Whitehorse resident takes solar energy to the bank

When driving by Gerald Steinhagen’s country residence, you can’t help but notice a large array of solar panels in his front yard.

He has made a big investment in solar panels — to the tune of $85,000.  He said he was told by his installer that he now has the largest private solar panel array north of 60, with two 30-metre double-stacked rows of solar panels in his yard. They were installed in June.

It’s all because Yukon has one of the best solar rebate programs in the country.

“I’d been looking into this for a while, researching it and, of course, with the smaller lots in the city you need to put the panels on the roof, which was a good option there,” said Steinhagen.

“But because … I was able to spread it out over the land and then use cheaper panels as well — they didn’t have to be as efficient — I could use more area for it.”

He said he went for more solar panels because the payback in investment would be faster.

Steinhagen admits that in the month of January he isn’t producing much solar energy: only 60 watts; especially because the solar panels are covered in snow.  

Gerald Steinhagen removes snow from his solar array. (Mike Rudyk/CBC)

But in the summer, his system can produce up to 45 kilowatts, even on cloudy days. An inverter limits his actual output to 30 kilowatts of electricity to match transformer capacity.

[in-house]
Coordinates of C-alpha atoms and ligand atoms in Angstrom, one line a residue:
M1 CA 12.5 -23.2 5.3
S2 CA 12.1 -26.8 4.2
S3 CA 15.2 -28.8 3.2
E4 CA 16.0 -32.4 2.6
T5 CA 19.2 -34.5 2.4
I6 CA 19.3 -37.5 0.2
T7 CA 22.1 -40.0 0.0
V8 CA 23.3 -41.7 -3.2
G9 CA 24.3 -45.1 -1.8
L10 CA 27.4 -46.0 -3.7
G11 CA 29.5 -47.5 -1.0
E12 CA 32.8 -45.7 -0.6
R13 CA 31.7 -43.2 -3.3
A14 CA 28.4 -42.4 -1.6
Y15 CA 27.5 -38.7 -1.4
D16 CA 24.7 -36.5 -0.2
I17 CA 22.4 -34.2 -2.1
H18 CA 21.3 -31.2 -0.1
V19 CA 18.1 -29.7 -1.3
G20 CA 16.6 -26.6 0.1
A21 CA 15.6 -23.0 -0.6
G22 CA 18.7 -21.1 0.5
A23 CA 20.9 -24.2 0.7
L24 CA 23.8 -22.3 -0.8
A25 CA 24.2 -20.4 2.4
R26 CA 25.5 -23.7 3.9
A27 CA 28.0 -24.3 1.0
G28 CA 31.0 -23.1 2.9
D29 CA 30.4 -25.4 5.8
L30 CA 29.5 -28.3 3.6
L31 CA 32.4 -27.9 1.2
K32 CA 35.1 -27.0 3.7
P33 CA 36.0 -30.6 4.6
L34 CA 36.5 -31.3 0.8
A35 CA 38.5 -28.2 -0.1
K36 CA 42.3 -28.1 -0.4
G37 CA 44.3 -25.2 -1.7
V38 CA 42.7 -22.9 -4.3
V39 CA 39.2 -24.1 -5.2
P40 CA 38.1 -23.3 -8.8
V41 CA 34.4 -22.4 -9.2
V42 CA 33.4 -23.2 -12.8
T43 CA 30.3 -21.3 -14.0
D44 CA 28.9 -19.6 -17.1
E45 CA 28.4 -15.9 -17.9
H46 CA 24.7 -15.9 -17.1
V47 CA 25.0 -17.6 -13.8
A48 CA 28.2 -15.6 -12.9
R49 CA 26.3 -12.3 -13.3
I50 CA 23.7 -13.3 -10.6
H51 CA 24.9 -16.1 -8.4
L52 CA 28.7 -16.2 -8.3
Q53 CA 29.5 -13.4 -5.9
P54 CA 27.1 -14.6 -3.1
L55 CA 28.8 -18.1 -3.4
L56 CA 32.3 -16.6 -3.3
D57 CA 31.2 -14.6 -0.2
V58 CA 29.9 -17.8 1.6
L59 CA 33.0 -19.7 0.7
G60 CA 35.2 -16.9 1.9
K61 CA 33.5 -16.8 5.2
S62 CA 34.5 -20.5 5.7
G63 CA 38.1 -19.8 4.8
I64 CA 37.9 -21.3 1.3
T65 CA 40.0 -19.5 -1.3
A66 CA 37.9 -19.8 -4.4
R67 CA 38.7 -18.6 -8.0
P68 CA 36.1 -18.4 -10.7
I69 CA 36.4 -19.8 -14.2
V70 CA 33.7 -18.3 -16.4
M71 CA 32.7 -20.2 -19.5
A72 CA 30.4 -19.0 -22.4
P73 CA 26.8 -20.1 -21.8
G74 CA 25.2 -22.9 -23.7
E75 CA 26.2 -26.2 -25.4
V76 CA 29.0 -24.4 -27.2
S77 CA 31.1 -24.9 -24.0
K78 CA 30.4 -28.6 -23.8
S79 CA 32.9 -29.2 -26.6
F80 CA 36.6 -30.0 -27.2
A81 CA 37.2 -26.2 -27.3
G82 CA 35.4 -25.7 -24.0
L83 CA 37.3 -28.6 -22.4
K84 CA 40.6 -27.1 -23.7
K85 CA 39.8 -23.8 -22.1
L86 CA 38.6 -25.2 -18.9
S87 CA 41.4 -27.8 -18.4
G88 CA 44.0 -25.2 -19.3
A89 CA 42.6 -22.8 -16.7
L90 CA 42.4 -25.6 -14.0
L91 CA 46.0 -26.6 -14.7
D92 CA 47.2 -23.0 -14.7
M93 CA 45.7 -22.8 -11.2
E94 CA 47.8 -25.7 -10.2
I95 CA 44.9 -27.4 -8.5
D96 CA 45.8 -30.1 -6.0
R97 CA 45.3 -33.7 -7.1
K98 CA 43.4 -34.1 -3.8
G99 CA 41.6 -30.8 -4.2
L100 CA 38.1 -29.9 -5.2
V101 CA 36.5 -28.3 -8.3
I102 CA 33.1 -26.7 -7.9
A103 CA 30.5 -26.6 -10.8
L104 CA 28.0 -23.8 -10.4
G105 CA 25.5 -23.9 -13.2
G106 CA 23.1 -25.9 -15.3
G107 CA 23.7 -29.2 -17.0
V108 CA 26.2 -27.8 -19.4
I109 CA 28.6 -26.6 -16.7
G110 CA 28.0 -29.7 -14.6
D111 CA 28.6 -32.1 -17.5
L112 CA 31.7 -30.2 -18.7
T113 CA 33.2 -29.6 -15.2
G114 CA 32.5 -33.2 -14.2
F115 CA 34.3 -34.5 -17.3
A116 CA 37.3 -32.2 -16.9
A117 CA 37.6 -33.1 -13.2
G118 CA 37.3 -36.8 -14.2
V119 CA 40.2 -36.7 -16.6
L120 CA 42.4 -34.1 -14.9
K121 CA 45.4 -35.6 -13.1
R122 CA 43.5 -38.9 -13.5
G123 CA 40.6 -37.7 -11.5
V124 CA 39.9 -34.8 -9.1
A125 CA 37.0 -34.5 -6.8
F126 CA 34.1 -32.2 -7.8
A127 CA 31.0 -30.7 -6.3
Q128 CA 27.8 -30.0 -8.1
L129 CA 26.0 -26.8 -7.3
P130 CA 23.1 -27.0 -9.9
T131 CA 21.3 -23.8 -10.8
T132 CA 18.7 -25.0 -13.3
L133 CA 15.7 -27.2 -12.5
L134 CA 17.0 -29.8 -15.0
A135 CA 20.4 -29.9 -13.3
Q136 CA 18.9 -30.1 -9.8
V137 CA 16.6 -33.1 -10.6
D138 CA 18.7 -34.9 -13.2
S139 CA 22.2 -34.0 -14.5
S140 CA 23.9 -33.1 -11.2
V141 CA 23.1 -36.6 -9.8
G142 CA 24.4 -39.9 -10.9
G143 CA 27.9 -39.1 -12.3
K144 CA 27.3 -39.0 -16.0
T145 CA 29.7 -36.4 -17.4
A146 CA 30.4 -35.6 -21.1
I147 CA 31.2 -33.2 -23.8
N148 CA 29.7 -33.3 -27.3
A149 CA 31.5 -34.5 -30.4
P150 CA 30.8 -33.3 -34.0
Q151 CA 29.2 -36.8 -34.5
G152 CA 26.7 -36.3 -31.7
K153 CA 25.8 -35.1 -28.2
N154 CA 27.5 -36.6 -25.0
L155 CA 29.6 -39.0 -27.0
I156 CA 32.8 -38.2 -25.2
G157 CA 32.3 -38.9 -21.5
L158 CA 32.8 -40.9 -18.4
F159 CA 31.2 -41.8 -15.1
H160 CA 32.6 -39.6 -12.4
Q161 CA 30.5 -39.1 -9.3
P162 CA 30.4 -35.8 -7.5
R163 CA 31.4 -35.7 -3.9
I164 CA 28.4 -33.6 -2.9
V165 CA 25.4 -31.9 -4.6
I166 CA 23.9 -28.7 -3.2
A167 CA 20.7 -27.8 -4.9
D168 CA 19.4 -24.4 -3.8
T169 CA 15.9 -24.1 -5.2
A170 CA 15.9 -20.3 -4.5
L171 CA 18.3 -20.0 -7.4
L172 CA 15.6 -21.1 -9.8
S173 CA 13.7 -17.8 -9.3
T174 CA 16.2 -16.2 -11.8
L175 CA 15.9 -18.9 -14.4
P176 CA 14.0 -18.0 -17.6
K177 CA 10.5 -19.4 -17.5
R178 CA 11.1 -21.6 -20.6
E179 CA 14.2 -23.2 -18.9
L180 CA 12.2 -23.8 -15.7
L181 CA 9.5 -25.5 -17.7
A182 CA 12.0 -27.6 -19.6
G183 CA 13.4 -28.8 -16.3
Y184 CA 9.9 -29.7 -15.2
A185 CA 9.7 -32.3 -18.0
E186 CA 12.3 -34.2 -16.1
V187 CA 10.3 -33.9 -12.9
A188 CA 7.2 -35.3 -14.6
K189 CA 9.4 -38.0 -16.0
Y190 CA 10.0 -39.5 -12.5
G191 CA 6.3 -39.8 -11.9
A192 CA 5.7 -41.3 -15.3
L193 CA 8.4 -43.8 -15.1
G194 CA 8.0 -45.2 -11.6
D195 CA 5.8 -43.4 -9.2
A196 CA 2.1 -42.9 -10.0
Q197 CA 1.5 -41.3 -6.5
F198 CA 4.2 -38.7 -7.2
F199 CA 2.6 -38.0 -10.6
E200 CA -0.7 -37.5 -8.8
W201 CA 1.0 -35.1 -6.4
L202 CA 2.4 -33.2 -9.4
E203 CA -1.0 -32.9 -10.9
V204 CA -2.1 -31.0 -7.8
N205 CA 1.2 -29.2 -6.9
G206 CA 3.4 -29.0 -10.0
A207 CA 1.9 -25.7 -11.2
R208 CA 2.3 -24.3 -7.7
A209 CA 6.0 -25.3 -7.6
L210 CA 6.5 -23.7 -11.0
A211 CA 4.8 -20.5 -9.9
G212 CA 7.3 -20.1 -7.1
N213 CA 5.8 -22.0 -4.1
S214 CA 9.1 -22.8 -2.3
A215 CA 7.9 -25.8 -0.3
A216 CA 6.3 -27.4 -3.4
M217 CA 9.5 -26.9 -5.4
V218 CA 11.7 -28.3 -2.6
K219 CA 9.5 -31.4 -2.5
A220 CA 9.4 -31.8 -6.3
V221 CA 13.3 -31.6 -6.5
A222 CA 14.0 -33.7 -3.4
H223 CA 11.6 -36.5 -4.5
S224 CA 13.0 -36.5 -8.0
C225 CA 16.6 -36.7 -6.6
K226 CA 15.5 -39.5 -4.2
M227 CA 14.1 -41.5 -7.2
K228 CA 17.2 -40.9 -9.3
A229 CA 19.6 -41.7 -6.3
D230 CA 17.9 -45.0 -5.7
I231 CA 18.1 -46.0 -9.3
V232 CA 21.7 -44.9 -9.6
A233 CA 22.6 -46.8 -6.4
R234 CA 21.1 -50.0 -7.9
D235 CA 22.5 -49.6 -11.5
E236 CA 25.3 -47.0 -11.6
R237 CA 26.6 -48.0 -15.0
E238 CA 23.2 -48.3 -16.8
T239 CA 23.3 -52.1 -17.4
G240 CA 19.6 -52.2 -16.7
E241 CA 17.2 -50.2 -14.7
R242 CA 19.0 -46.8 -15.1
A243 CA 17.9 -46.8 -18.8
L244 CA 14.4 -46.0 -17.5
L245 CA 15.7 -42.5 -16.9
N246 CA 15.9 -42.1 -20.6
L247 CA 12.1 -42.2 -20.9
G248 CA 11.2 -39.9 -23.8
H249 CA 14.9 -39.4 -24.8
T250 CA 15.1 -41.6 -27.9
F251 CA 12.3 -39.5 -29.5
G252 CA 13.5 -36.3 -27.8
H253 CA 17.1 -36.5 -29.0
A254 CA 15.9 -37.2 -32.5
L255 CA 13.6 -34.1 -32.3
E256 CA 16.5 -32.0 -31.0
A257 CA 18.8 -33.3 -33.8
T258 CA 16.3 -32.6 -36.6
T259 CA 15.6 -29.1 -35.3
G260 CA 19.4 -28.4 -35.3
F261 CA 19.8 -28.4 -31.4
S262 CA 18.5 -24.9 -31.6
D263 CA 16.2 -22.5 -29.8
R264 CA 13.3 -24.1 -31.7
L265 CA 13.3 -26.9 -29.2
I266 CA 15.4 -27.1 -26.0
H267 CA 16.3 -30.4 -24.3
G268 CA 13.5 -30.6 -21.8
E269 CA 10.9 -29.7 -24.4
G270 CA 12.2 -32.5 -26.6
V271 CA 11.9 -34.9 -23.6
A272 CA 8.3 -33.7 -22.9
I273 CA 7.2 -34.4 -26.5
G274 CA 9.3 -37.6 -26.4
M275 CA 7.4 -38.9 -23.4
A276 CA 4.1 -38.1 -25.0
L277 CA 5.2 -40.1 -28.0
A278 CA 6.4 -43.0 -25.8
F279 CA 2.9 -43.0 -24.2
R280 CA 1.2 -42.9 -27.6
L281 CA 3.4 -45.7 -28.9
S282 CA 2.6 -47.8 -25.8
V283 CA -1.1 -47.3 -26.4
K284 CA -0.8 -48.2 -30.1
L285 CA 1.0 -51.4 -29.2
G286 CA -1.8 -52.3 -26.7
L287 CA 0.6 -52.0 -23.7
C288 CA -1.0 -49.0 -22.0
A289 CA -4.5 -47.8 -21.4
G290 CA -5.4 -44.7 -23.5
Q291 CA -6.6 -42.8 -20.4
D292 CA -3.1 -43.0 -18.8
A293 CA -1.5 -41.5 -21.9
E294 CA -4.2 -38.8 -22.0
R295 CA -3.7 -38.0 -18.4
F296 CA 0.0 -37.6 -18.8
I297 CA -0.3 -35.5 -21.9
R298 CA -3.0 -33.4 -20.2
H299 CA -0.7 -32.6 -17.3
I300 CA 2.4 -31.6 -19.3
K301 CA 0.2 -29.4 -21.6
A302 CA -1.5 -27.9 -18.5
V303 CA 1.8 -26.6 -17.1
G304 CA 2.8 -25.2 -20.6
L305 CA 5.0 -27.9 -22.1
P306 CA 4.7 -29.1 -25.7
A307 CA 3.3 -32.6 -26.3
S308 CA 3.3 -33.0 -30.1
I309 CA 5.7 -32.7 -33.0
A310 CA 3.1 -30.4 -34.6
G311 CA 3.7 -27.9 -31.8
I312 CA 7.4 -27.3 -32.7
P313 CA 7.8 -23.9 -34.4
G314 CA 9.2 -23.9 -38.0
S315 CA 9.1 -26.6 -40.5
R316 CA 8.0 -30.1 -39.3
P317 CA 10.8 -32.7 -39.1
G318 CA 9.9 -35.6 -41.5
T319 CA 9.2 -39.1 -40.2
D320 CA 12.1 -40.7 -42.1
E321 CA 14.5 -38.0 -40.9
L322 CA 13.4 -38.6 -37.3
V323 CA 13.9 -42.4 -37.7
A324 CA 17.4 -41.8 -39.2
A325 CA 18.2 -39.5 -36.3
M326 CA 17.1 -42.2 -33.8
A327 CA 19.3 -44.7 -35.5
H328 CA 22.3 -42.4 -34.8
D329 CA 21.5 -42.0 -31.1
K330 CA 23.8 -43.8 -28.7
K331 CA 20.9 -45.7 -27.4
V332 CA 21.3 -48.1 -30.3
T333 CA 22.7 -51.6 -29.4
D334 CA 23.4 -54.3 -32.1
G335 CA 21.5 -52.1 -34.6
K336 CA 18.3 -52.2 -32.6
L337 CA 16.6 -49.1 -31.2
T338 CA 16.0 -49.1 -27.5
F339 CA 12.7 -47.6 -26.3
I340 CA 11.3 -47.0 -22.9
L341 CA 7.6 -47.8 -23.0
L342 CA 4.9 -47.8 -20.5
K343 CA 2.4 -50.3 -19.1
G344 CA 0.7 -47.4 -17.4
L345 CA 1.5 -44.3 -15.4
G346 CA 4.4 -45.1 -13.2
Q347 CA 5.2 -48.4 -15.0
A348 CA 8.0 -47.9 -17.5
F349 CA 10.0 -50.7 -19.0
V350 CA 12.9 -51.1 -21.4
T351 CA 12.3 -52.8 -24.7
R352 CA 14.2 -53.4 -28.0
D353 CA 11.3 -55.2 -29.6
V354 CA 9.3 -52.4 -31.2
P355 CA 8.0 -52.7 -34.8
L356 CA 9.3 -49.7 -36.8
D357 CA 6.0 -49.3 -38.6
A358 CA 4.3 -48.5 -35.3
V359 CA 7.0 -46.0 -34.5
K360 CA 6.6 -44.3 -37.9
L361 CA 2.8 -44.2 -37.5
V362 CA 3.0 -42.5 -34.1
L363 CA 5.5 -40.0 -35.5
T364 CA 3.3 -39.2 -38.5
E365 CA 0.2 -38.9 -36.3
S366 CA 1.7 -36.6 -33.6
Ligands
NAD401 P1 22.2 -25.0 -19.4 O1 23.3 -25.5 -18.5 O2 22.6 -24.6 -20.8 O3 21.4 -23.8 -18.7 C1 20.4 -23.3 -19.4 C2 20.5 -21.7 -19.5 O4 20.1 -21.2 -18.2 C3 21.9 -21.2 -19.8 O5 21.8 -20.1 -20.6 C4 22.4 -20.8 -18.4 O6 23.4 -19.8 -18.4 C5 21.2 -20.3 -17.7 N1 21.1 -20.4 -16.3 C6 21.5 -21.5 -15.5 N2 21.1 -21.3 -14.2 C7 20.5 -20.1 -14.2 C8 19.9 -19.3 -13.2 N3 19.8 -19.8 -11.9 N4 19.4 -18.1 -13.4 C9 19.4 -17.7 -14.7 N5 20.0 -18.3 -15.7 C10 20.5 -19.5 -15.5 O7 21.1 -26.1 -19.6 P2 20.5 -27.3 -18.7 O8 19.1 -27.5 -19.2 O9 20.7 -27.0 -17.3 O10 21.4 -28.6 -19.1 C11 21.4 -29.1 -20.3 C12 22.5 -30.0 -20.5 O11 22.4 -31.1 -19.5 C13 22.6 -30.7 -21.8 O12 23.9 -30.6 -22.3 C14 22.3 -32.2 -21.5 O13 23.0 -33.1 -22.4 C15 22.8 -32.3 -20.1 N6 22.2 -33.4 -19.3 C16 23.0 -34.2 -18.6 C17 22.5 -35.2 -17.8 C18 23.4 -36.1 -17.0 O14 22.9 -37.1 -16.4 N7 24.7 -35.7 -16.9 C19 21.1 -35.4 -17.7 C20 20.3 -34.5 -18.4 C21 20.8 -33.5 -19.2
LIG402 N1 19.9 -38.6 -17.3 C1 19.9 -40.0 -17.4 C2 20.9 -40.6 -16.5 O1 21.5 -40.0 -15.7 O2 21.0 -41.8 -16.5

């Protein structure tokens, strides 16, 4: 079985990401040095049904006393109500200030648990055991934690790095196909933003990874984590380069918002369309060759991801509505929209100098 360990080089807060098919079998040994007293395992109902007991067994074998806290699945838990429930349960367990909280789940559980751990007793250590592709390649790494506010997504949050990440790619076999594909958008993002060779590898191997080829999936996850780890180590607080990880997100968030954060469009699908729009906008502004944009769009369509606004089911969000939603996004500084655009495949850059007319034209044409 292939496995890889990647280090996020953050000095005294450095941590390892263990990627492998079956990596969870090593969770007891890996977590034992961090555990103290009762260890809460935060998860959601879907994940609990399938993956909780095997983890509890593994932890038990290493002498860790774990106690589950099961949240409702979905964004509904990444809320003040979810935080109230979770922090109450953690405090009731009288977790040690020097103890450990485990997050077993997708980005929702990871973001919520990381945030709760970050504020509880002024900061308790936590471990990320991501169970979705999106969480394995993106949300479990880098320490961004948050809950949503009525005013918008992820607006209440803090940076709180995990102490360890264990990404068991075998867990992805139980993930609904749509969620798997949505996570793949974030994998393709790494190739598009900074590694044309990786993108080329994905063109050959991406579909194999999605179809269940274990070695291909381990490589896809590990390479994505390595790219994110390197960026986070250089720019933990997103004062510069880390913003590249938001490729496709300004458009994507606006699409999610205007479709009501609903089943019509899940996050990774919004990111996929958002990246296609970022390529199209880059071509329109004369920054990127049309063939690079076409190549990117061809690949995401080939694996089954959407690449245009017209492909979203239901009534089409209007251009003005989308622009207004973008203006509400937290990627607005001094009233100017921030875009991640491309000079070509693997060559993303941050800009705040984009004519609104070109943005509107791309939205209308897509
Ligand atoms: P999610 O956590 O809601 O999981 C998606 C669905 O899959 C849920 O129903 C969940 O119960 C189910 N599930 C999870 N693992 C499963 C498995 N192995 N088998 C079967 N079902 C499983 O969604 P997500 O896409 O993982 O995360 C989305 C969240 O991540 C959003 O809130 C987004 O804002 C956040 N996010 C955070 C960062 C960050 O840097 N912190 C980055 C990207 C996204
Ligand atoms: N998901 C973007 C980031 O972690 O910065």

He says in the summer, he sells excess power back to Yukon Energy, and that’s his savings for the winter months when he isn’t generating a lot of electricity.

Steinhagen said he used 20 kilowatts of electricity last year. Half the total energy he produces will be sold back to Yukon Energy.

‘Generous’ solar program

Sean MacKinnon, senior energy adviser with the Yukon government, said the micro-generation program in Yukon has a moderate payback rate and a generous system limit.

“We seem to be gaining a reputation for one of the most generous and easily accessible programs in Canada, if not North America,” MacKinnon said.

For Steinhagen, that means it’ll only take eight years to pay off his investment.

An inverter limits Gerald Steinhagen’s solar array’s output to 30 kW. (Mike Rudyk/CBC)

Then, it’s cash in the bank. He has an app on his smartphone that shows him how much electricity he has saved with his new large-scale solar installation.

“This app is actually from the inverters and it’s showing me that I saved 16,000 tons of carbon in the air, the equivalent of 410 trees and I saved the equivalent of 106,000 kilometres of driving from the power I have generated through solar,” Steinhagen said.

“I like looking at the money one, though: it says so far, I have made $4,520.”

He said looking at the app, and seeing the electricity making money, makes his day.

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